30 Statistical Primer 12
31 Data Reporting
32 Data Overload: What to report? It is NOT necessary to report all of your data! Report: Data for which an action plan can be written Important comparisons Areas of progress Important health problems and risks
33 So what is important? Rough guideline= = 15% or greater difference between health indicators Use the 15% rule to judge: Comparisons between your county and peer or neighboring counties Comparisons between state and your county Areas of great improvement Problem areas See Excel spreadsheet for help
34 What analyses should I focus on? Trends Report changes in your county s s health indicators over time Need data from several points in time If annual rates, look at yearly trends over a 5 or 10 year period If 5 year rates, look at trends over longer periods of time Look for improvement, decline, or steady state Easiest to illustrate using graphs If this is your 2 nd CHA cycle, compare results from one CHA to the next!
35 Percent Change 1. Determine the base statistic 2. Subtract the base from the comparison value 3. Divide by the base value 4. Multiply by When reporting, clearly specify the base value
36 What analyses should I focus on? Comparison of local statistics to those from: Peer counties (as defined by NC-CATCH) CATCH) Neighboring counties State HC 2010/2020 objectives Can report using tables or figures See Excel spreadsheet for calculations
37 Using Statistics in Your Report 1. Combine your primary and secondary data 2. Review all of your statistics and analyses 3. Decide how you will present these numbers Text Graphs/ charts Tables 4. Ask yourself: What do these figures show? 5. Write a stand alone explanation of each graph, chart or table
38 Data Interpretation NEVER present numbers in any form without giving some explanation! 1. Summarize findings 2. Call attention to most important or interesting changes or problems 3. Always state your units Ex: The birth rate for 2007 for our county was 5.6 births per 100,000 population. 4. Look at qualitative data for the story behind the numbers
39 Interpreting the Numbers: Important Questions What makes your community unique? What do these numbers mean for my community s s health? How has my community changed lately? Do recent changes affect the health of community members? The work of health professionals? What gaps in healthcare did you find, if any?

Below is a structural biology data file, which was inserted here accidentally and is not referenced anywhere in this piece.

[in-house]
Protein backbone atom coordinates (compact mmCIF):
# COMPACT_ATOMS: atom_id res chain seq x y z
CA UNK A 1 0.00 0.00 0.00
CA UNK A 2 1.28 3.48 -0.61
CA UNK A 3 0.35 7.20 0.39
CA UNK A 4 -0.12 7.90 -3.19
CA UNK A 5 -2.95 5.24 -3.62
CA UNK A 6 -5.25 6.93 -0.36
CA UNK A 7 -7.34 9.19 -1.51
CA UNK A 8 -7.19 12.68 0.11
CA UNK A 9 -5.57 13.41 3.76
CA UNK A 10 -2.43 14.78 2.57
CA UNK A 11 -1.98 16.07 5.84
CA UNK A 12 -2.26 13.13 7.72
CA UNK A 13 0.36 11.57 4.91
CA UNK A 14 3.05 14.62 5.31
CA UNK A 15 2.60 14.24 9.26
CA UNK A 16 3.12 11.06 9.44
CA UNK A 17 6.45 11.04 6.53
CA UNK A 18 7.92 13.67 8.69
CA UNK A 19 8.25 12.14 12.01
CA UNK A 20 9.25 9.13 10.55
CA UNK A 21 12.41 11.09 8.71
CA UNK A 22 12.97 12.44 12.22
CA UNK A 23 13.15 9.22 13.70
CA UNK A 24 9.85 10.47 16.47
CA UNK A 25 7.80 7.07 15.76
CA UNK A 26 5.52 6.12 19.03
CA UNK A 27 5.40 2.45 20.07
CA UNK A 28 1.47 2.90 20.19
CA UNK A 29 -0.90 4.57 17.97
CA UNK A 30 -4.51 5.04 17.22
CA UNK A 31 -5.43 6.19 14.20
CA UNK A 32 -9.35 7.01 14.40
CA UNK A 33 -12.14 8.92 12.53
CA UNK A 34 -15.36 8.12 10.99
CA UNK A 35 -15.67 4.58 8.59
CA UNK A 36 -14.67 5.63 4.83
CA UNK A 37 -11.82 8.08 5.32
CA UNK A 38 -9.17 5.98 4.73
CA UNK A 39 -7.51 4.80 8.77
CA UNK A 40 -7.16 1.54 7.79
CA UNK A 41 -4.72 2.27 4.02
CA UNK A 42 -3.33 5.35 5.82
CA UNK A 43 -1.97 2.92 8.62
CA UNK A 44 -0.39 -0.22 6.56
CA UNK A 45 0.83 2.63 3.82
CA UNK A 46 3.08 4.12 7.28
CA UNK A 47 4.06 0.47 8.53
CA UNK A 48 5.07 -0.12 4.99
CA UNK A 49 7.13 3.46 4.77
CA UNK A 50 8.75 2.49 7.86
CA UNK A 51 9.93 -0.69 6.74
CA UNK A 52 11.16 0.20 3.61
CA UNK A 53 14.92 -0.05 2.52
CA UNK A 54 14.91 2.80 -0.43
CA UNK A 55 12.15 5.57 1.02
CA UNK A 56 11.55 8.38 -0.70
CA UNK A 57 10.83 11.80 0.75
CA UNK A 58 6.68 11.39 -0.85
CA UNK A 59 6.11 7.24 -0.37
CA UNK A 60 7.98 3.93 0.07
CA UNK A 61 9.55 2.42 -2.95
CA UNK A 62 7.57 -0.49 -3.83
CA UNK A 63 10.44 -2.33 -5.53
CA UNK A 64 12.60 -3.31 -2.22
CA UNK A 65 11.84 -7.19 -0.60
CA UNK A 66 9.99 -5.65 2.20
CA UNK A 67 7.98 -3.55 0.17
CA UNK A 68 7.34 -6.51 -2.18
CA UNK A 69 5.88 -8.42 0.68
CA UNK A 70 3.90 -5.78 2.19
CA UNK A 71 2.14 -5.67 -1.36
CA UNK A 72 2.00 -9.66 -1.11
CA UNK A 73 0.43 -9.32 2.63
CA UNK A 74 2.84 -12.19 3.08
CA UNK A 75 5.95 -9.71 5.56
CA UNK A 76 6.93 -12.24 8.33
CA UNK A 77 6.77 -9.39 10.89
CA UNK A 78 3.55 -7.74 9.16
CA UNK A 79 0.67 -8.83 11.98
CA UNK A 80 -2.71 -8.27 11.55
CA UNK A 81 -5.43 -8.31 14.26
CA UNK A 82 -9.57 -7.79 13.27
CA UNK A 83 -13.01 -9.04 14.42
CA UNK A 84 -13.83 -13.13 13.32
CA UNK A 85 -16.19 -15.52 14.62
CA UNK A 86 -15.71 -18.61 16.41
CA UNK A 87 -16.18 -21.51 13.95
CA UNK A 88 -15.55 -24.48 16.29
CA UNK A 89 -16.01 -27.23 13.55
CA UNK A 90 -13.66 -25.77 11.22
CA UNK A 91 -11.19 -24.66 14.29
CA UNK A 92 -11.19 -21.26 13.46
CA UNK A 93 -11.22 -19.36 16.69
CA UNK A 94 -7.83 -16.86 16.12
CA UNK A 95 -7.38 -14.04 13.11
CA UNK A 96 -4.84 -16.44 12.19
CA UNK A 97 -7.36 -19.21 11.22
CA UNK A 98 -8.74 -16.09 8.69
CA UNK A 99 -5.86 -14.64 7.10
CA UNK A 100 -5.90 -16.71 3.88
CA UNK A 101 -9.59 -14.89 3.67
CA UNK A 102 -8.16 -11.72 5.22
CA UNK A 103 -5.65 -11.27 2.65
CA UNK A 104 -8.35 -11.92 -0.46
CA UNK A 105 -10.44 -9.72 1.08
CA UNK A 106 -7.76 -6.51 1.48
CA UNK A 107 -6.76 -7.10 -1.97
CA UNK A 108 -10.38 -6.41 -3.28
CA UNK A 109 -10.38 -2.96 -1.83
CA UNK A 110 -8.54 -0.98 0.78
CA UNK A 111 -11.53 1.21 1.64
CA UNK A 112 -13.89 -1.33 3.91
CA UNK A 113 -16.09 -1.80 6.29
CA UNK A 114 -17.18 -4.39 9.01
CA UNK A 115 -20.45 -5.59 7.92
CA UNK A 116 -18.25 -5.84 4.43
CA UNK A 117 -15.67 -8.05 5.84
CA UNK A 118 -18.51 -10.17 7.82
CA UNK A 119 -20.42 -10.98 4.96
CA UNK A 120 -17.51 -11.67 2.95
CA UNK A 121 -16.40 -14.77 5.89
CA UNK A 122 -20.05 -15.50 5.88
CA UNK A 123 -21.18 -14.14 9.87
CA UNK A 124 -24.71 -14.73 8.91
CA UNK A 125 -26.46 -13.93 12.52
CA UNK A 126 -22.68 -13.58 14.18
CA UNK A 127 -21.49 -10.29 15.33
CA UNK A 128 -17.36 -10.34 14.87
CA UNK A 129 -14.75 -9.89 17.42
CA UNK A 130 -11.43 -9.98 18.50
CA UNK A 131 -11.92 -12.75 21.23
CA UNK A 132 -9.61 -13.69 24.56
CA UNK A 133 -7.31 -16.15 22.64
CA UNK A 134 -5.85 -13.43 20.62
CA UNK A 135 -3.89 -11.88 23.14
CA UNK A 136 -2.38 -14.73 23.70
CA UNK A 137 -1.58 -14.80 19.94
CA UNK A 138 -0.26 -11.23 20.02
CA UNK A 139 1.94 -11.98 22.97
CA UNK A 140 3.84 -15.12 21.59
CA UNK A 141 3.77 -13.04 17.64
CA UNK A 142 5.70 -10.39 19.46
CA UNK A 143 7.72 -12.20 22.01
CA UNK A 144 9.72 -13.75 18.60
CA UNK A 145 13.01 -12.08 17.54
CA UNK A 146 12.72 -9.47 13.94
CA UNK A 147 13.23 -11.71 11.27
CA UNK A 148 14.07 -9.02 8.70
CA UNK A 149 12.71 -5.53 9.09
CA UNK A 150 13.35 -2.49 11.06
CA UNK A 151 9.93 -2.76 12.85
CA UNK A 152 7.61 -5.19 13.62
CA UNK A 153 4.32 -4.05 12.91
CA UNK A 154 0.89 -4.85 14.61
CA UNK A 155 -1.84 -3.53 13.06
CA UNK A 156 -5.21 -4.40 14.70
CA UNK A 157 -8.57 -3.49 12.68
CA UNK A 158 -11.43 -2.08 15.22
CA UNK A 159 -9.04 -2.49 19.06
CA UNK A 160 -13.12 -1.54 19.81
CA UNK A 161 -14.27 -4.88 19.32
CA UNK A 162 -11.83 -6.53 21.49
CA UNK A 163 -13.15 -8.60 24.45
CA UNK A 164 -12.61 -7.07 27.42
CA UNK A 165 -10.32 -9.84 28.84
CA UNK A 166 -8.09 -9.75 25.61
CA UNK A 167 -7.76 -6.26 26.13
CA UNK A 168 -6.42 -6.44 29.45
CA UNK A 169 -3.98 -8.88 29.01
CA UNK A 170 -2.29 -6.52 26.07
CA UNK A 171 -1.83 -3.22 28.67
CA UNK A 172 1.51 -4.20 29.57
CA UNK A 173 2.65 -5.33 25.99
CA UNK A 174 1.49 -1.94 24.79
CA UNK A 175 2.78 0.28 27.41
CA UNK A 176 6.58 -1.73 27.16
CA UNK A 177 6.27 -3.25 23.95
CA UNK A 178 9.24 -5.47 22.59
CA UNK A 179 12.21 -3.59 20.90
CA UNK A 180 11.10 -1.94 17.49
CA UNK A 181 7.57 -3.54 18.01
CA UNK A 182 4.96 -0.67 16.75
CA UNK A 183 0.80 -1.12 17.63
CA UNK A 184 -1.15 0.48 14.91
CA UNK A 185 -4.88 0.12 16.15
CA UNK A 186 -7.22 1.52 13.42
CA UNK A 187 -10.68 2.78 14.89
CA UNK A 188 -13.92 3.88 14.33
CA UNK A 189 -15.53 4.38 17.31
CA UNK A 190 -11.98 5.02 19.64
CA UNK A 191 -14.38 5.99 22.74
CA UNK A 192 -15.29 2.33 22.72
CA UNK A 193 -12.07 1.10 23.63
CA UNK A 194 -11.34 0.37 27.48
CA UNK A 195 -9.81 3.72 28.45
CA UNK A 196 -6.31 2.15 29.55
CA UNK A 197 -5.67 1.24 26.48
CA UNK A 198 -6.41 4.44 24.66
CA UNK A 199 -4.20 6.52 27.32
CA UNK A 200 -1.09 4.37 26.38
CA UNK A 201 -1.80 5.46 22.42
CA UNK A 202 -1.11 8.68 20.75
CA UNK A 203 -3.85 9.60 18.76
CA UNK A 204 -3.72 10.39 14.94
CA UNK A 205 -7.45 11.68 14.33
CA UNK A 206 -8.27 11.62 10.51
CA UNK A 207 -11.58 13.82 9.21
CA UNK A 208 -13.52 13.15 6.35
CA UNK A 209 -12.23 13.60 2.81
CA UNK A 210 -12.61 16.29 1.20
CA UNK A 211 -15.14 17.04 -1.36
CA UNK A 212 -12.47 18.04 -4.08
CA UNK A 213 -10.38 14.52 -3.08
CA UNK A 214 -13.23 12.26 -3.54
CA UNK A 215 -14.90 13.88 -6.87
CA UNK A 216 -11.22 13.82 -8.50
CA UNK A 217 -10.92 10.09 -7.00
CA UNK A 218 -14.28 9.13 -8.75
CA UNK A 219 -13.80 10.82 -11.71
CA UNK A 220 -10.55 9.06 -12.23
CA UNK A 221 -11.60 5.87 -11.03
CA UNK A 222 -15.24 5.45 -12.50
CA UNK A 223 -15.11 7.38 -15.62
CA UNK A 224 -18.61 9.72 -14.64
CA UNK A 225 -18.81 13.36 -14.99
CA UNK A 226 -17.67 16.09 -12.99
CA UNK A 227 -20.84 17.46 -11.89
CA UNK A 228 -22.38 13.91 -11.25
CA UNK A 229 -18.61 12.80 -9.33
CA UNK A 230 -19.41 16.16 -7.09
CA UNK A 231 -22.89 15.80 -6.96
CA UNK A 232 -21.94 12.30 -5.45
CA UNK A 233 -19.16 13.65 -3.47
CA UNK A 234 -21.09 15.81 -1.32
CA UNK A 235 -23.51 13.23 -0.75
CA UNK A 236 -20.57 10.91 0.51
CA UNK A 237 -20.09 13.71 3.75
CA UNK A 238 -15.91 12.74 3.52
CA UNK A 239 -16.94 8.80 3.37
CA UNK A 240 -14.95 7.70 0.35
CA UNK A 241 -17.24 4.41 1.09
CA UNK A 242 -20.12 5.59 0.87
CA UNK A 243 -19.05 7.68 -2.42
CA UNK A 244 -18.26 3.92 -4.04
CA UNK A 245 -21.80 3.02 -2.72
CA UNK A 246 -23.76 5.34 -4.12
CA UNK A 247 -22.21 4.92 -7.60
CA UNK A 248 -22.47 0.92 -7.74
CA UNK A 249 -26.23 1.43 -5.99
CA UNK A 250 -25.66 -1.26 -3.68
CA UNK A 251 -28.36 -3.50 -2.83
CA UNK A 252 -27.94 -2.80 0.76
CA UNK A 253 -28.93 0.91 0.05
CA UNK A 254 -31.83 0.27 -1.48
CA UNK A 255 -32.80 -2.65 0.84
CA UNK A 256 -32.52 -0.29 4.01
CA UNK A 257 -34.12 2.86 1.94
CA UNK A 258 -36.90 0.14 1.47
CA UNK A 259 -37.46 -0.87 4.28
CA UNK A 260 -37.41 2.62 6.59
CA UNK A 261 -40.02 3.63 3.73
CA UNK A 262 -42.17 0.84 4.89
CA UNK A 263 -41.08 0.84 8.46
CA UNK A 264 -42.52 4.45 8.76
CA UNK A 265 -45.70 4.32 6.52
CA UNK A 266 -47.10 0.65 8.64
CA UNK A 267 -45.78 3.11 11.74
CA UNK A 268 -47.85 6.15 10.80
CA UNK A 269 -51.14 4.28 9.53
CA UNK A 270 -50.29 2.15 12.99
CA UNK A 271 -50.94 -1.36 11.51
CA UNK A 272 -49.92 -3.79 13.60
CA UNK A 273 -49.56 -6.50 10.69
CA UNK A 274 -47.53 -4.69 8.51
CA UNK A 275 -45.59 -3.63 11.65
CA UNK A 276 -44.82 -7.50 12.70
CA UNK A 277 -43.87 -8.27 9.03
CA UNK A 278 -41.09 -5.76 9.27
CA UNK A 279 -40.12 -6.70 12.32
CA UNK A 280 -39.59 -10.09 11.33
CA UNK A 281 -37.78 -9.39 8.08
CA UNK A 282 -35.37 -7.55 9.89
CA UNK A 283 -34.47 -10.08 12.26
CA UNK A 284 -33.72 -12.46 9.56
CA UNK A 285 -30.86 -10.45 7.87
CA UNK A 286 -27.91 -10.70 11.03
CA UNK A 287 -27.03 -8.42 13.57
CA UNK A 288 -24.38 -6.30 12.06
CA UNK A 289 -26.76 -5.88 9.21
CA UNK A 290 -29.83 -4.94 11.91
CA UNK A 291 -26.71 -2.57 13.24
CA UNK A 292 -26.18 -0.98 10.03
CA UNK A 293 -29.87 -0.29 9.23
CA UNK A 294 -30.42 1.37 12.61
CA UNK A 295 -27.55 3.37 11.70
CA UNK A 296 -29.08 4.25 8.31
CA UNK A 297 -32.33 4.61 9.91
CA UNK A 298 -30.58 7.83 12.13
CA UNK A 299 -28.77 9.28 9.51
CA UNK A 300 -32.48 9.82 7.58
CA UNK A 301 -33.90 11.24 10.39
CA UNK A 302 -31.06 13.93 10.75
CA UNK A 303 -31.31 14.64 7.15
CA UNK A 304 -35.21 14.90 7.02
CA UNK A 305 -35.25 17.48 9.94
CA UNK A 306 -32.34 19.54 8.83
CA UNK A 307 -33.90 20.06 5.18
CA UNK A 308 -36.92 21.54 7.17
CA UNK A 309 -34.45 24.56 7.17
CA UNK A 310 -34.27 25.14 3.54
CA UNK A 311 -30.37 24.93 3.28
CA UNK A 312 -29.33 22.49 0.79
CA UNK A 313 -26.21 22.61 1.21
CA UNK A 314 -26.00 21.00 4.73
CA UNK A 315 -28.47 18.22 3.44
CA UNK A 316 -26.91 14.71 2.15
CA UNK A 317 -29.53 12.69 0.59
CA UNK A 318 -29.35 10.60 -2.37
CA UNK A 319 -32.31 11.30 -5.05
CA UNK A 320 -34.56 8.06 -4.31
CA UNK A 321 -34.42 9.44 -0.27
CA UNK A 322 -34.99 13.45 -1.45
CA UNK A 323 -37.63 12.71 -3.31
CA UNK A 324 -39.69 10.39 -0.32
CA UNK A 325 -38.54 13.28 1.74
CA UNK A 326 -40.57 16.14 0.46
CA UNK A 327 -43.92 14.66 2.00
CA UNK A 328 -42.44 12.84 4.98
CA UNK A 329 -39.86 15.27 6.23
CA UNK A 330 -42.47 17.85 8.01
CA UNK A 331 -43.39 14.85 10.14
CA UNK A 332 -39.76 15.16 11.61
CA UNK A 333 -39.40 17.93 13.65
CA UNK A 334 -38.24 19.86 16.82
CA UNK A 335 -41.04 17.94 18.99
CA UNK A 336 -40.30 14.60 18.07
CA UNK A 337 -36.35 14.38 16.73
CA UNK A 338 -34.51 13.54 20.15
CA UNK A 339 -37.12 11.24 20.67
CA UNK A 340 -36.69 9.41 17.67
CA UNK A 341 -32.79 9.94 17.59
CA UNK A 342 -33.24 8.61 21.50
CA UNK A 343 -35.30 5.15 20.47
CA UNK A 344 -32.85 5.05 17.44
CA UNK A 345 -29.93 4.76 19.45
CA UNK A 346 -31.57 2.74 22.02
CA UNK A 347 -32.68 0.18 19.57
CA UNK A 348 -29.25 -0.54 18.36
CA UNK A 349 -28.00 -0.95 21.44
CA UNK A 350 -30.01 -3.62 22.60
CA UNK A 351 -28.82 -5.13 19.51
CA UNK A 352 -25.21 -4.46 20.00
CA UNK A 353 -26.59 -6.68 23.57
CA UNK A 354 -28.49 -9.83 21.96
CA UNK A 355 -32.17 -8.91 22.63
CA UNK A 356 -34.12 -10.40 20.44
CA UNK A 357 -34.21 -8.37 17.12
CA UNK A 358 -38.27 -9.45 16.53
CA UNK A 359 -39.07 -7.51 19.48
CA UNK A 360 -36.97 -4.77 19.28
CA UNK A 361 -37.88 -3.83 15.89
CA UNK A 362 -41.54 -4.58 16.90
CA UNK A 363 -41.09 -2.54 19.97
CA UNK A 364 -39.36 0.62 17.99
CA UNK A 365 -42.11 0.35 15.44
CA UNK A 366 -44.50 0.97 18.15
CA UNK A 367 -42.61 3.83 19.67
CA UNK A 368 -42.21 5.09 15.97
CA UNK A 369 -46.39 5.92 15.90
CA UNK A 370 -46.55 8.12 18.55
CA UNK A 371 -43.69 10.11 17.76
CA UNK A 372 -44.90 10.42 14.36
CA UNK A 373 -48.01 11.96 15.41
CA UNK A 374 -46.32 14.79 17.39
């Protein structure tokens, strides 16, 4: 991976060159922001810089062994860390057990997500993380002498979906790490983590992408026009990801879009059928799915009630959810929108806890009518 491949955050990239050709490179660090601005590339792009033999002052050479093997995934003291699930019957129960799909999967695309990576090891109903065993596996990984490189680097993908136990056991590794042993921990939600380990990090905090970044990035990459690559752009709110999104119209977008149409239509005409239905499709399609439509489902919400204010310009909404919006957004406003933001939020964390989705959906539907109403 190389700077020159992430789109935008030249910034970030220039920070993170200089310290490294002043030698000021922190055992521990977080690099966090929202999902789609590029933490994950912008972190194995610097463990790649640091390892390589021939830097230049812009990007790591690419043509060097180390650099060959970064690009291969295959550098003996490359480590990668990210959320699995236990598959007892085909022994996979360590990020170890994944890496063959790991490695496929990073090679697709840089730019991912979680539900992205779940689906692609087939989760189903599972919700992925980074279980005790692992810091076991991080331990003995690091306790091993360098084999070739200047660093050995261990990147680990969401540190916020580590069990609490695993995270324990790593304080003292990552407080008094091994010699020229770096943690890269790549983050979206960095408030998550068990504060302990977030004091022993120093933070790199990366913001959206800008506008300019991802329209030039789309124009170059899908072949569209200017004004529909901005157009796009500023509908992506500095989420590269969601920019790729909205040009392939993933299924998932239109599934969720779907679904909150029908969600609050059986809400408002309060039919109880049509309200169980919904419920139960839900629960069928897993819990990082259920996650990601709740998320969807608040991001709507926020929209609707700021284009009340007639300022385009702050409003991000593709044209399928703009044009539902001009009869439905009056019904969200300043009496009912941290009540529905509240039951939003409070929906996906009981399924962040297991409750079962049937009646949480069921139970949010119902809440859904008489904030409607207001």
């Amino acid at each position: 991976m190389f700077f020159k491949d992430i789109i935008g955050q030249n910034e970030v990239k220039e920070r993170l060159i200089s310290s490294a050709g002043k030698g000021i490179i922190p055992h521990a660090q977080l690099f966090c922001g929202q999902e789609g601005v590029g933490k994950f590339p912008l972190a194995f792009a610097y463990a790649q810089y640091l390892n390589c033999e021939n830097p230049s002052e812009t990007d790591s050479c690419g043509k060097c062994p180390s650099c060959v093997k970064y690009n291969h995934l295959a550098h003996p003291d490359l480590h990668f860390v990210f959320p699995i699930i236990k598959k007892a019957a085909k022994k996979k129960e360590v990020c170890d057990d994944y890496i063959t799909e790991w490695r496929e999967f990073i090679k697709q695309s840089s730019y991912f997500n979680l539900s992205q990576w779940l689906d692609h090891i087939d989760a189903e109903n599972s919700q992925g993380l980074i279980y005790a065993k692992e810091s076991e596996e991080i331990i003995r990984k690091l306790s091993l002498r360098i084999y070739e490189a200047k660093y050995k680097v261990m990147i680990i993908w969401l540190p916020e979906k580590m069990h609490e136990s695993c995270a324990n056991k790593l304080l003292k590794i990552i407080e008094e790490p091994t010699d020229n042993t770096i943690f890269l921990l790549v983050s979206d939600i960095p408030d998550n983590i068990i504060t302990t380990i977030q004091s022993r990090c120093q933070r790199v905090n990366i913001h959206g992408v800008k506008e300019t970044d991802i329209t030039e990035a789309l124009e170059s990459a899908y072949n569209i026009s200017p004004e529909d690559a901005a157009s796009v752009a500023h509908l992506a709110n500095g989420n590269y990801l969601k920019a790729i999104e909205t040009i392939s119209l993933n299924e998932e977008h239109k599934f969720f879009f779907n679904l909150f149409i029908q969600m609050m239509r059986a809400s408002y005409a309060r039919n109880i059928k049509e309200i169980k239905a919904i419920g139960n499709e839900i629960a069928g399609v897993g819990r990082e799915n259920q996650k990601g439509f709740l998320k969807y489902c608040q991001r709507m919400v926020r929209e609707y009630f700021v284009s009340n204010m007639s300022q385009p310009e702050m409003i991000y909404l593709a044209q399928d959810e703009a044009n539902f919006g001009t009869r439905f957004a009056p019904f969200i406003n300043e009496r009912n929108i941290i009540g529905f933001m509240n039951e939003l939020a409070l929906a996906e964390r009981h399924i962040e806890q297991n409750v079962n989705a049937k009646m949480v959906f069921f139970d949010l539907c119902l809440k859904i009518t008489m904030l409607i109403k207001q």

40 Interpreting the Numbers: Health Problems What are my community s s major health risks and problems? What are major causes of death? Why are these risks or rates so high (or low)? Where did these problems come from? How has the history of my community s development affected the health of its members?
41 Interpreting the Numbers: Notes on Race Race itself does not cause poor health status! Race is often a surrogate measure for: Socioeconomic factors Stress Racism/ discrimination Why does SCHS only publish data for 2 groups: white and minority? Small numbers Census data collected only once a decade Hispanic/Latino is an ethnic group, rather than a racial group
42 Interpreting Community Health Opinion Survey data 1. Report your methods 2. Use demographic data to describe your sample population 3. Summarize important findings 4. Report how your sample population compares to your target population 5. Hypothesize about what caused differences
43 More on Interpreting Survey Data According to survey respondents: What was the general opinion about the quality of life in your community? What areas seem to need work in your community? What were the biggest health problems? What are some of your community s assets?
44 Reminders on Primary Data Misleading data is worse than no data! If using a convenience sample, interpret the results with caution. Be sure to describe the sampling method used. Small group discussion results should be described qualitatively, not quantitatively.
45 Organizing Your Results Most prevalent/ serious health problems Based on concerns of community members As evidenced by secondary data Results of each instrument used to collect data: Survey data Listening session/ focus group results NC-CATCH/ CATCH/ Community Health Data Books As supported by data: Informed beliefs/ opinions of CHA team members Healthy Carolinians Goals
46 Putting It All Together: Worksheet 1
47 Putting It All Together: Worksheet 2
48 Putting It All Together Focus on issues that: Affect a lot of people Greatly impact the whole community Have a solution Assess whether your community member s perceptions supported or conflicted with the secondary data Assess the accuracy or relevance of the data Cite your sources
49 Special Thanks Many of these slides have been borrowed and modified from presentations made by Kim Angelon- Gaetz,, MSPH at previous Community Health Assessment Institutes.
50 Discussion 1 Why the unusual trend?
51 Discussion 2 Percent Change Infant Mortality North Carolina 2008: 8.2 per 1,000 live births 2009: 7.9 per 1,000 live births Infant Mortality County A 2008: 3.2 per 1,000 live births 2009: 14.7 per 1,000 live births Numerators were 1 and 4, respectively, so not appropriate to compare
52 Discussion 3 Residence vs. Occurrence 2009 Events 3794 births occurred in Pitt County 2018 deaths occurred in Pitt County 2 births occurred in Greene County 90 deaths occurred in Greene County Why might this not be the appropriate numerator?